Kale, a highly nutritious vegetable, is said to have powerful antioxidant and anti-inflammatory properties. If I would eat 3.5 ounces steamed I would get 30 calories, less than 6 carbs, only 1.25 grams of sugar plus 2 grams of dietary fiber. I’d have eaten 76% of my adult daily need of beta carotene. I’d get vitamin K, lots of vitamin C, lutein, zeaxanthin, B vitamins, Calcium, Iron, Magnesium, Phosphorus, Potassium, and Zinc. To be sure I've not left something out, you can go to the USDA Nutrient database to check up on kale or that chocolate bar you are thinking of eating.
The kind of kale I am currently growing, Lacinto or Dinosaur Kale, has very crinkly leaves. I have also successfully grown the Russian purple kale, but I think Dinosaur is my favorite. The leaves seem impervious, clean and strong. I want in my cells what they have going for them. Kale, like Broccoli, contains sulforaphane, a chemical believed to have potent anti-cancer properties, particularly when chopped. (Warning: I have read that because of its high vitamin K content, it isn’t good for folks who have to take anti-coagulants such as warfarin as it could raise the effective dose of the drug.)
Kale is easy to grow and it seems to resist pests. While I sometimes have to wash away a few aphids, it doesn’t collect the bugs or blights that go after many other leafy greens. Having lived most of my life in a somewhat warmer inland clime, it’s wonderful to find veggies that thrive on the coast. I’ve read that Kale doesn’t seem too picky about the soil either. Mine is growing in enriched composted soil in a gopher- proof raised bed, but I bet you could raise good kale in a window box in your city apartment. If your summer is too hot or your winter too cold, think spring and fall plantings. Imagine standing at the grocery store, looking at all the expensive produce, wondering what you’ll cook for dinner and then remembering. “I’ve got Kale.”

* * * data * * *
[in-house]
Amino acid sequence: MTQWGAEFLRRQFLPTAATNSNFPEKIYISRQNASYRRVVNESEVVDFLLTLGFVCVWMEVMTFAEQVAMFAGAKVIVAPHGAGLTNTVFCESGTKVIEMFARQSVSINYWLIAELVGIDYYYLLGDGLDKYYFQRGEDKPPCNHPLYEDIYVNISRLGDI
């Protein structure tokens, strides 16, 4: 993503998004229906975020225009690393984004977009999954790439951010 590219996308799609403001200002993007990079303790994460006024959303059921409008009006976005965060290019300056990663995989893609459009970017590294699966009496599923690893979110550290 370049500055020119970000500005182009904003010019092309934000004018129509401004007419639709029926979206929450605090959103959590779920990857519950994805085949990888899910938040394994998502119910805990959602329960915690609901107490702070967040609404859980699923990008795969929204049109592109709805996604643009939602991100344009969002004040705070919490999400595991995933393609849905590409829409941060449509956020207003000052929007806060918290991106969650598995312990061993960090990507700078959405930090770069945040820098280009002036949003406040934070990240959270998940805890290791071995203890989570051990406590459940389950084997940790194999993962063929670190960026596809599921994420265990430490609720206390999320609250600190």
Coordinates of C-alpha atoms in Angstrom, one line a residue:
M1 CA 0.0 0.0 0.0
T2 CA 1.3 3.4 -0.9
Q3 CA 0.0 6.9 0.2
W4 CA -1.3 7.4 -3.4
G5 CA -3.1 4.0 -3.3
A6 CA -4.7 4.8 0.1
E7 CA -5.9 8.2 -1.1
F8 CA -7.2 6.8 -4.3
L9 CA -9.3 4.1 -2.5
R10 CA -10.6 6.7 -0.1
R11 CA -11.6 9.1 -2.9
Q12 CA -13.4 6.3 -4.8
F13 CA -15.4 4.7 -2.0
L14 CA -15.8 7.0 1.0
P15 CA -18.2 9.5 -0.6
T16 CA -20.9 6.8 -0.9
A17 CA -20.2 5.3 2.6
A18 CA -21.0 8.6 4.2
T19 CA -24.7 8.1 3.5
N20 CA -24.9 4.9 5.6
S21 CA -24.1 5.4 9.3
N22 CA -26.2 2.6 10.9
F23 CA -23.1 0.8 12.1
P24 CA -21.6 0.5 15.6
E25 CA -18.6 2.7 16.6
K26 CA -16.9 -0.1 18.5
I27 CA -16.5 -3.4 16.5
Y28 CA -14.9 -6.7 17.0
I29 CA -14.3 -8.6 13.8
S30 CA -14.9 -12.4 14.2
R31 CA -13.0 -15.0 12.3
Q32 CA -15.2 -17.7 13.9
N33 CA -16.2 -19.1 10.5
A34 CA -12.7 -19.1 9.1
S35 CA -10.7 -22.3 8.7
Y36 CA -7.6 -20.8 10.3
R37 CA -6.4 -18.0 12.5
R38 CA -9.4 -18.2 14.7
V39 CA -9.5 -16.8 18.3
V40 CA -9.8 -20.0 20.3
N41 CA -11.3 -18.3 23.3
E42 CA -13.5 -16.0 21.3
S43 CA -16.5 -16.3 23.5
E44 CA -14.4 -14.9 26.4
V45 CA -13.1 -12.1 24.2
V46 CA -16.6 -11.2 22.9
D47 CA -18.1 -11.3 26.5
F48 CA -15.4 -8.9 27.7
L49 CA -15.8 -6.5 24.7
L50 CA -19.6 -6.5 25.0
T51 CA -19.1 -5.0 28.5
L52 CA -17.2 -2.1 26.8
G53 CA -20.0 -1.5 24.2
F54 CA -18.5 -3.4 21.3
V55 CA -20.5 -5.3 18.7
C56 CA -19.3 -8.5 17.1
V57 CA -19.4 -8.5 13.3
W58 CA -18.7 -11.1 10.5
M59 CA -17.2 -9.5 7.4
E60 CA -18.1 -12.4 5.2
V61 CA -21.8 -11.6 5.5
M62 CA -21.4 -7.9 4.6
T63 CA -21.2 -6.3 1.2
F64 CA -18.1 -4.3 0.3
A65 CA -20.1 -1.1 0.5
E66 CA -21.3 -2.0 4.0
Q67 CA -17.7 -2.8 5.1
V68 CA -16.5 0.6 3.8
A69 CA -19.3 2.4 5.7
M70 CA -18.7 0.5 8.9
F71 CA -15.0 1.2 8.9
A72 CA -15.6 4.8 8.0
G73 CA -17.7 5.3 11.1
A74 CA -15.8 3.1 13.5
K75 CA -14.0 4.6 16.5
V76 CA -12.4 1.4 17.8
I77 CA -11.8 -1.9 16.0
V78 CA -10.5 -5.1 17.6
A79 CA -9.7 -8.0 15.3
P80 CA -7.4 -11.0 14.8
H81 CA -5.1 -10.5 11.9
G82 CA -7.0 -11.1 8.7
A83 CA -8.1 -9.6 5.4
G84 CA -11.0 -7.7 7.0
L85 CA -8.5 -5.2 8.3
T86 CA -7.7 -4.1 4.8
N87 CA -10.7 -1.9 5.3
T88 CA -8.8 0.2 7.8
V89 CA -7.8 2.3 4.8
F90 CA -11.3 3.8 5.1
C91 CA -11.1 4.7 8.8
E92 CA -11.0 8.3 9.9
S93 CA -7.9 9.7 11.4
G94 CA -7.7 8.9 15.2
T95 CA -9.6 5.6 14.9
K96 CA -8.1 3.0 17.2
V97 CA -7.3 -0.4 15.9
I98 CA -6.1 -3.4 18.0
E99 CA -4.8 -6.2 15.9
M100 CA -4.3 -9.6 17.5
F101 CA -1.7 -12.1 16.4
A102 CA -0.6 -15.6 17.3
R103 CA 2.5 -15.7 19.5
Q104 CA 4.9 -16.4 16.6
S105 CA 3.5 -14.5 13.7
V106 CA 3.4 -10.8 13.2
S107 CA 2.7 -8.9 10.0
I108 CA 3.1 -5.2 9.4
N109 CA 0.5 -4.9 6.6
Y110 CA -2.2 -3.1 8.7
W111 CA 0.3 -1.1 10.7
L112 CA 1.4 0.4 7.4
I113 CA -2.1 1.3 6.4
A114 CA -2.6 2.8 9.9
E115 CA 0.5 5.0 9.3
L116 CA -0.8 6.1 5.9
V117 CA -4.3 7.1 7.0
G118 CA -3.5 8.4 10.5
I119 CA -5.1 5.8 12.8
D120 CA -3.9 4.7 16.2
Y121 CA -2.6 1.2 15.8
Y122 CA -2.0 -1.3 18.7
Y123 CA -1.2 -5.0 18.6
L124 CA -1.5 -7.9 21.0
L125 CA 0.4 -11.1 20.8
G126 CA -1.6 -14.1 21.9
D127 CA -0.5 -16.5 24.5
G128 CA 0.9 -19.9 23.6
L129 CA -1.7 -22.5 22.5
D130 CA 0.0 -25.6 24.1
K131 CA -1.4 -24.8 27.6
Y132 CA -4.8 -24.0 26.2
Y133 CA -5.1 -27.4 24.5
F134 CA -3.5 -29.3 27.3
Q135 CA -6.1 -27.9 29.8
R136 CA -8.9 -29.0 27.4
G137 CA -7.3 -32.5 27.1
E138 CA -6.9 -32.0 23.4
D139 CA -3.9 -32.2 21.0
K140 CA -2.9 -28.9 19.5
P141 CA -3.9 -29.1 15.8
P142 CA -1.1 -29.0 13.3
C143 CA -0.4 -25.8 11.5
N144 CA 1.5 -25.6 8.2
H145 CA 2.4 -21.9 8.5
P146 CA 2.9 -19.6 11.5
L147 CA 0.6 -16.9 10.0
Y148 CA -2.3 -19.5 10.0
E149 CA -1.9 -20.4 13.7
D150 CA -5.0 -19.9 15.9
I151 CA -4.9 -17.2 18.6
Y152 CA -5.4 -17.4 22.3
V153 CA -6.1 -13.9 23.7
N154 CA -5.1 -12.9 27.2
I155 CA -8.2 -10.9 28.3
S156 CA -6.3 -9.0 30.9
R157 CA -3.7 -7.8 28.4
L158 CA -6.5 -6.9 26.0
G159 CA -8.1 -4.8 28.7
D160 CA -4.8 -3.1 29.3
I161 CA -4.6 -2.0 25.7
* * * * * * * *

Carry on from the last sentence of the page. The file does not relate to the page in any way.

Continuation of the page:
I can tell you what I do with kale in my kitchen and I’m sure kale recipes abound on the world- wide- web, but now that you have finally come to visit my blog, I don’t want to link you right out of here. I don’t always write about kale,other veggies, or even bread, for “man does not live by bread alone.” I hope you’ll visit and read some of my other posts; enjoy the photos and stay for a sunset on the Pacific Ocean. Anyway, I chop up kale leaves and put it in my soups. I also like to sauté it with red onions. You can steam it and serve it solo with butter or salad dressing. You can juice it with other veggies such as carrots and drink it. Cooked is better than raw for folks who worry about low thryoid, though. You can chop it up in your salad, or you can add it to an omelet. If you need to hide vegetable matter from people you cook for, put it in the chili pot, or add it to the pasta sauce, they won't even know it is in there.
You’ll often see kale leaves used as décor in various restaurant presentations. I remember some standard D I N E R type of dinner out one night where I suddenly realized that the kale leaf was possibly the most nutritious item on the entire plate. Not knowing if that little green frond packed with vital stuff had been washed in the restaurant kitchen, I dunked it in the water glass I had already decided was not tasty enough to drink and ate the leaf. As my husband read somewhere, one of those great quotes attributed only to anon, "You’re only young once but you can be immature your whole life. " So I'll work on the table etiquette, but at least I (am trying to) eat my vegetables!